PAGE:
Thursday, June 19, 2008

The Student of Prague

I have been thinking consistently about Freud's presentation of the uncanny and my ability (or inability) to articulate an interpretation of the concept. Watching The Student of Prague, the most disturbing moment in the film came for me during the initial scene in Balduin's room, with Scapinelli, when the two of them are discussing a contract to reward Balduin with wealth and potential love. Seeing both men in the mirror while also viewing them in the room had a powerful, disconcerting effect. Also - Balduin's inability to see his own reflection after signing Scapinelli's proposition.

What is it about the doubling effect and the idea of not having a reflection that is so disturbing? What is so important about the ability to see one's own reflection? What is this relationship that is developed with an image in the mirror, and is it that simple (a relationship with an image)? Clearly, other cultures would not share this connection or perception. Is this a common experience or connection among most people within our own culture?

The absence of the reflection as a symbolic loss of the soul is not the most potent thrust of the disturbance, - the more powerful effect is something much more grounded and physical - literal, perhaps, that is truly moving about the loss - something having very little to do with the notion of a soul and much more to do with a communication and understanding of oneself. Personally, I would miss something to do with the eyes - the look of knowing that comes only from a glance I can give to and receive from myself. A look of full understanding that I can see most closely in my life partner, but not completely - not in the way I can receive it from myself. I would miss the ability to check myself, through the eyes alone, to check in with my Self.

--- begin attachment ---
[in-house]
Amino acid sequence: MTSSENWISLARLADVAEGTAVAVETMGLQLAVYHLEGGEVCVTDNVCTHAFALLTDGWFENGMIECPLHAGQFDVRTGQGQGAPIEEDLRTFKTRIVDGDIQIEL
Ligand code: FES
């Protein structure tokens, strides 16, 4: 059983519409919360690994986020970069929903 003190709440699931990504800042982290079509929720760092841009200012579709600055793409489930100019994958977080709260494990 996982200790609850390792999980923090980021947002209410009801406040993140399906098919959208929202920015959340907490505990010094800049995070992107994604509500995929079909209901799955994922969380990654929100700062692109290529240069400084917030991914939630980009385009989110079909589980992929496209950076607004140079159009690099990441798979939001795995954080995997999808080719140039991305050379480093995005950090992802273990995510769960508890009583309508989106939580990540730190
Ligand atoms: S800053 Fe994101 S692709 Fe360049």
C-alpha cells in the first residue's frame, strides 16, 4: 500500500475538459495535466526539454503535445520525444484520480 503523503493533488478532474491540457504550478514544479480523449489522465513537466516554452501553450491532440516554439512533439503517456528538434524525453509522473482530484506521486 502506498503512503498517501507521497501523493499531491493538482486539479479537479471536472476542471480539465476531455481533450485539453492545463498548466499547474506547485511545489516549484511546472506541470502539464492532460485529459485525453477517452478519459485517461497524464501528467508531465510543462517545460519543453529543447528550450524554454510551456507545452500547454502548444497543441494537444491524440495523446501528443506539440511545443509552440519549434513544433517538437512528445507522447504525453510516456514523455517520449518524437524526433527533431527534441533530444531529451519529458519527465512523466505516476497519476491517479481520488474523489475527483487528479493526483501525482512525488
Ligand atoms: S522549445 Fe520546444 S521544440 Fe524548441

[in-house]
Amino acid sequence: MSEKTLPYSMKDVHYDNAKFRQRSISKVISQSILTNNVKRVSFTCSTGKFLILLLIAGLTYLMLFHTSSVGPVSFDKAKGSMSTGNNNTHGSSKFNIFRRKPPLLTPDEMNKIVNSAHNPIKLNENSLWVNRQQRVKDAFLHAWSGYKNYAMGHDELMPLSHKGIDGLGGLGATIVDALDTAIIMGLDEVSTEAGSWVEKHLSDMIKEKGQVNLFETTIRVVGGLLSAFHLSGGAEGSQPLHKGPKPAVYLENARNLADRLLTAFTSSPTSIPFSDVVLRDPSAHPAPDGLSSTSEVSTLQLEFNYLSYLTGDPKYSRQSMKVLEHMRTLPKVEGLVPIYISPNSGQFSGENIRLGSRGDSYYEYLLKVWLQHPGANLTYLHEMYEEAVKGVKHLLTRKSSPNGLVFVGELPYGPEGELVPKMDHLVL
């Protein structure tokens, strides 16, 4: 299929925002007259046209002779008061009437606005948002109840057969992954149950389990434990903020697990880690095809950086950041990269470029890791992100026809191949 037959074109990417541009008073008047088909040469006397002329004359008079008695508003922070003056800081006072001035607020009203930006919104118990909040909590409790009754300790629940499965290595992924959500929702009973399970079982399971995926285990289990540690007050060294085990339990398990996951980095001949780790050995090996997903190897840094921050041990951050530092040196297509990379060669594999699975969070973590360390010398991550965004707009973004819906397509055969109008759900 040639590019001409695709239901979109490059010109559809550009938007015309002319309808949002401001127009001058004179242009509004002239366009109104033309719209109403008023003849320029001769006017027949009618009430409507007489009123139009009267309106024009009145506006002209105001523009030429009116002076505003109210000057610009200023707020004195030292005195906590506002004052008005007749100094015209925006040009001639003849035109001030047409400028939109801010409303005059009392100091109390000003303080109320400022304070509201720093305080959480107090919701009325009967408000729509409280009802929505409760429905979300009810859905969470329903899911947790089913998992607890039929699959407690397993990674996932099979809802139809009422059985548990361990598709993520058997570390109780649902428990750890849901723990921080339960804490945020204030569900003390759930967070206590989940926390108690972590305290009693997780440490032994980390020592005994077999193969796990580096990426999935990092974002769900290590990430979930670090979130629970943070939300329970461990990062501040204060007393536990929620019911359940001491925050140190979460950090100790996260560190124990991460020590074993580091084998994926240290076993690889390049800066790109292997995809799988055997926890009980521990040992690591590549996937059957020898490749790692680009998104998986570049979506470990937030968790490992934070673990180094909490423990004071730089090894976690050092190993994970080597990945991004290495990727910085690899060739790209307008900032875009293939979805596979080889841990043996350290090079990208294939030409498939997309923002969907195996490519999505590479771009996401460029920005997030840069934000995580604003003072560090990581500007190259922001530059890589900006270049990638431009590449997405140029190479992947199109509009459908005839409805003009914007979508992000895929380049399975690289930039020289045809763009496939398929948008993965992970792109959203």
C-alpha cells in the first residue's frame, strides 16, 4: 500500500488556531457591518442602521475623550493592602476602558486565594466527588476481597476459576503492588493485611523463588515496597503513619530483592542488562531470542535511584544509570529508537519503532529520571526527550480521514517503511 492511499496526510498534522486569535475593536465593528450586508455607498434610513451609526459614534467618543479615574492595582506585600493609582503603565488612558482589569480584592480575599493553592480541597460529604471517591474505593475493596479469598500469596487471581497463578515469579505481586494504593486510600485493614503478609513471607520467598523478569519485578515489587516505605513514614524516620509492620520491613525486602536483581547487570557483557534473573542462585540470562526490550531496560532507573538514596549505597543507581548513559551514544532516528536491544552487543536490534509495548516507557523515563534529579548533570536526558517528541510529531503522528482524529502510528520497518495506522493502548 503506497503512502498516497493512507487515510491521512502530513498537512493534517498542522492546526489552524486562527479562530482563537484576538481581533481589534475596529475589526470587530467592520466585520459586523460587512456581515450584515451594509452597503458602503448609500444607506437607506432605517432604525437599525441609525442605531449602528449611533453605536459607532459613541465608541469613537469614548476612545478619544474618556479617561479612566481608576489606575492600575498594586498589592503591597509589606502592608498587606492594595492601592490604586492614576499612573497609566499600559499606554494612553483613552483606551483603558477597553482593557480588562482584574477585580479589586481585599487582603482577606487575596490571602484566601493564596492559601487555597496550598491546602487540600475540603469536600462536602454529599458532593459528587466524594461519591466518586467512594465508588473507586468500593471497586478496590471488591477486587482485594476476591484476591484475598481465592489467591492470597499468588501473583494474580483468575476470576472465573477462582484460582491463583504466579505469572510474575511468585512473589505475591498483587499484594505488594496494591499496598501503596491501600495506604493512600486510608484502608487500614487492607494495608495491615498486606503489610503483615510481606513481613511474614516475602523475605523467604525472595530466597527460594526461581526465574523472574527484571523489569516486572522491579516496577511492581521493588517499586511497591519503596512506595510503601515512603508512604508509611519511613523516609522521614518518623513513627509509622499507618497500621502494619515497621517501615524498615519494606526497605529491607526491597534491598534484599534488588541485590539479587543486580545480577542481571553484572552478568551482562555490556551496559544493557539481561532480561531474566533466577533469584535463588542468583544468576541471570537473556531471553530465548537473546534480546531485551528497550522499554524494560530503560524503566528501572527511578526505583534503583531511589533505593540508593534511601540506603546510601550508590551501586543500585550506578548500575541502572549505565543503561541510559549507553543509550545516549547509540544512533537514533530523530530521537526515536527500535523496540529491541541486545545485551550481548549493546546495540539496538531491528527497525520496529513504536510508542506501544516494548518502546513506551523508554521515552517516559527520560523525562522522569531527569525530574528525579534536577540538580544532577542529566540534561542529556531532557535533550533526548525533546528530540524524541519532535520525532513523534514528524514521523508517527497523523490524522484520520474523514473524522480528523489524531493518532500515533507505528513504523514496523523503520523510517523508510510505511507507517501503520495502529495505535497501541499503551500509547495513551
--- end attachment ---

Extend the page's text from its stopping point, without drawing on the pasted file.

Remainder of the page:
This implies a duality - the existence of at least two f(r)actions of being - the one that is seen, and the one that observes, both contained within one body. I have recently been reading a book that discusses the human being as a collection of inner families - a community of "subselves." Is the interaction or comfort received through a glance in the mirror an indication of these "selves"?

The next film on my list is The Cabinet of Dr. Caligari, with a reading by Walter Benjamin.

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